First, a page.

Here's our look at the Trump administration and the rest of Washington:
- Hillary Clinton speaks in Washington D.C., criticizes Trump's spending plan
- Former Trump advisor Michael Flynn offers to testify in return for immunity
- Trump threatens to fight his own party's hard-right flank in 2018 elections
- Senate Intelligence Committee vows to follow facts in Trump-Russia probe
- Judge in Hawaii extends order blocking Trump's travel ban
- Ivanka Trump gets formal position in White House
Secretary of State Rex Tillerson said Friday that “all options” were available to deal with North Korea’s emerging nuclear threat, including a militarily strike if necessary to safeguard the region and American forces stationed here.
“Certainly we do not want for things to get to a military conflict,” Tillerson told reporters here. “We’ve been quite clear on that in our communications. But obviously if North Korea takes actions that threaten the South Korean forces or our own forces, then that will be met with an appropriate response.
“Let me very clear: The policy of strategic patience has ended,” he said, referring to the Obama administration's policy of trying to wait out the North Korean regime while pressing it with economic sanctions and covert actions.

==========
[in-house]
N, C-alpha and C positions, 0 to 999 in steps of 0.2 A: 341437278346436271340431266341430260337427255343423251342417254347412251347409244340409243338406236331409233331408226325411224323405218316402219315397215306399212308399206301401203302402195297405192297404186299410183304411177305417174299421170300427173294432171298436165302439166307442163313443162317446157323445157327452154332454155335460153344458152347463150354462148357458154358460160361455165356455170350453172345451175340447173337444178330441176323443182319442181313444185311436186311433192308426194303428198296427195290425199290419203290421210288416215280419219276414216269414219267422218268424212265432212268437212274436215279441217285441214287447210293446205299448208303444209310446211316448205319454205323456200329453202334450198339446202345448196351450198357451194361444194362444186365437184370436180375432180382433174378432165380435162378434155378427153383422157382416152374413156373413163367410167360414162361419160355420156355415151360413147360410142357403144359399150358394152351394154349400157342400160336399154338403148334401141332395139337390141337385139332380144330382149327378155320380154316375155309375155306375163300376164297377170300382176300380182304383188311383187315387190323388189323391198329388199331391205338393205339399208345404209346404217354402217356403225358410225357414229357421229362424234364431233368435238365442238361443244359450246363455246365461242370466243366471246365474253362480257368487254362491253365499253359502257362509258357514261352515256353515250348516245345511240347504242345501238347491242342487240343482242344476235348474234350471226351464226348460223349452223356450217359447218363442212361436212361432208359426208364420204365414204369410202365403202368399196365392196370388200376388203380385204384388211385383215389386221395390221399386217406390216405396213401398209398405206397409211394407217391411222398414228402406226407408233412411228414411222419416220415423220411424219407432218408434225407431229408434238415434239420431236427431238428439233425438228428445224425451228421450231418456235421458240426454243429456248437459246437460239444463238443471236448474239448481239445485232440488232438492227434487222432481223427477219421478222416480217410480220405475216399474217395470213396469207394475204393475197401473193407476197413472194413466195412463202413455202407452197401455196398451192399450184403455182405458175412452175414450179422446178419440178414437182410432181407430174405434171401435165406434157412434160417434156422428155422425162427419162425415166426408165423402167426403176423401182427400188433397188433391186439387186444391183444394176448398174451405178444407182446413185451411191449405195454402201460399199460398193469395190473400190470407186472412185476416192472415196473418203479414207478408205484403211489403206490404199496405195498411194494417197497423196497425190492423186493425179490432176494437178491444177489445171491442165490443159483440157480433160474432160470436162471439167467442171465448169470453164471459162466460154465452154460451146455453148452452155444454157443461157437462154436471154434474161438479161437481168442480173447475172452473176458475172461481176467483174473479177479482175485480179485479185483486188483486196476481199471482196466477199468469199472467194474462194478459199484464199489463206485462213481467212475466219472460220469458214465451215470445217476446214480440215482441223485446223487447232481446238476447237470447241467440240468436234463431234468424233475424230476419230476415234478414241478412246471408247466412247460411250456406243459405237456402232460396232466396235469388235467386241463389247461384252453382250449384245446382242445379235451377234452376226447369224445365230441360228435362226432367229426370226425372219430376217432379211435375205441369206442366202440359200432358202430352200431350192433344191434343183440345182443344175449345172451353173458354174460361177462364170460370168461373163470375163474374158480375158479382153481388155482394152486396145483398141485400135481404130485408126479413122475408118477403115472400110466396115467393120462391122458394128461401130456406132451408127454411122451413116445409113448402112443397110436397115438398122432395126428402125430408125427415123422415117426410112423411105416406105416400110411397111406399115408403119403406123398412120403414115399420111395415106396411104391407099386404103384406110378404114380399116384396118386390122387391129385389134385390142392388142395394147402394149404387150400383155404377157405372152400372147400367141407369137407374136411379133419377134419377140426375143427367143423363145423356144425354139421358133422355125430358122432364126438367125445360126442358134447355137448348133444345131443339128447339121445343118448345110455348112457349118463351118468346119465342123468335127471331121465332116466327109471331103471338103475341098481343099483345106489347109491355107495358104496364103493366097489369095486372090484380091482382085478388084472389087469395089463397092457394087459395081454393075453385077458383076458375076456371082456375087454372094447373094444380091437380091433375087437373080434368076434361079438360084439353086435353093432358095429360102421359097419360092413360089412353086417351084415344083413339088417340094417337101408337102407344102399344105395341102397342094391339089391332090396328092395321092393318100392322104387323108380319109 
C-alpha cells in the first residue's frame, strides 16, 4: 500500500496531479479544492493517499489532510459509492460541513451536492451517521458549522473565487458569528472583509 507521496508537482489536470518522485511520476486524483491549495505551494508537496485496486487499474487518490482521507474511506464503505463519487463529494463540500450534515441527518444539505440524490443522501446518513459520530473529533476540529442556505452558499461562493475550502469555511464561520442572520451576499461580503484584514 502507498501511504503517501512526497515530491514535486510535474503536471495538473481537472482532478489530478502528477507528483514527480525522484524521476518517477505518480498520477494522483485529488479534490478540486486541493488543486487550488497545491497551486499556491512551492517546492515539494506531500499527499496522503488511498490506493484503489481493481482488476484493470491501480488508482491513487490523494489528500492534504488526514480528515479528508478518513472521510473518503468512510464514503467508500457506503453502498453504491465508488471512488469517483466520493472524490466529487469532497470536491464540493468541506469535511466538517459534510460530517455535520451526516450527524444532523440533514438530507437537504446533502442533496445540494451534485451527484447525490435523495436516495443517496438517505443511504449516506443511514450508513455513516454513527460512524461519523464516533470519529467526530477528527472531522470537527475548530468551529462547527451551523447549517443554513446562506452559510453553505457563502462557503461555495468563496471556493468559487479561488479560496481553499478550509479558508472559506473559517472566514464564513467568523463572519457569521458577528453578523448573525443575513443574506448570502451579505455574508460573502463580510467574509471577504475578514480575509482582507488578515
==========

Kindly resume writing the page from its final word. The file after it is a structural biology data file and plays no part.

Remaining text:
He repeatedly stressed the need for continued sanctions but also made clear that the Trump administration would not be limited to that approach.
“We’re exploring a new range of diplomatic, security and economic measures. All options are on the table,” he said.
He also appeared to reject the idea of a negotiated freeze in the current North Korean weapons program.
"In terms of talking about any kind of a freeze, I think it’s premature for that,” he said. “At this stage, I’m not sure we would be willing to freeze with the circumstances where they exist today, given that would leave North Korea with significant capabilities that would represent a true threat not just to the region but to American forces as well.
Tillerson’s remarks, standing next to his South Korean counterpart, Foreign Minister Yun Byung-se, were made during a three-country diplomatic swing through Asia. They came a day after he declared, in a news conference in Tokyo, that two decades of American policy on North Korea’s advancing nuclear program had “failed” and that a “different approach” was required.
President Trump later declared that North Korea was "behaving very badly" and dismissed Chinese efforts to engage the U.S. and North Korea in talks.
6:21 a.m.: This story was updated with comment from President Trump.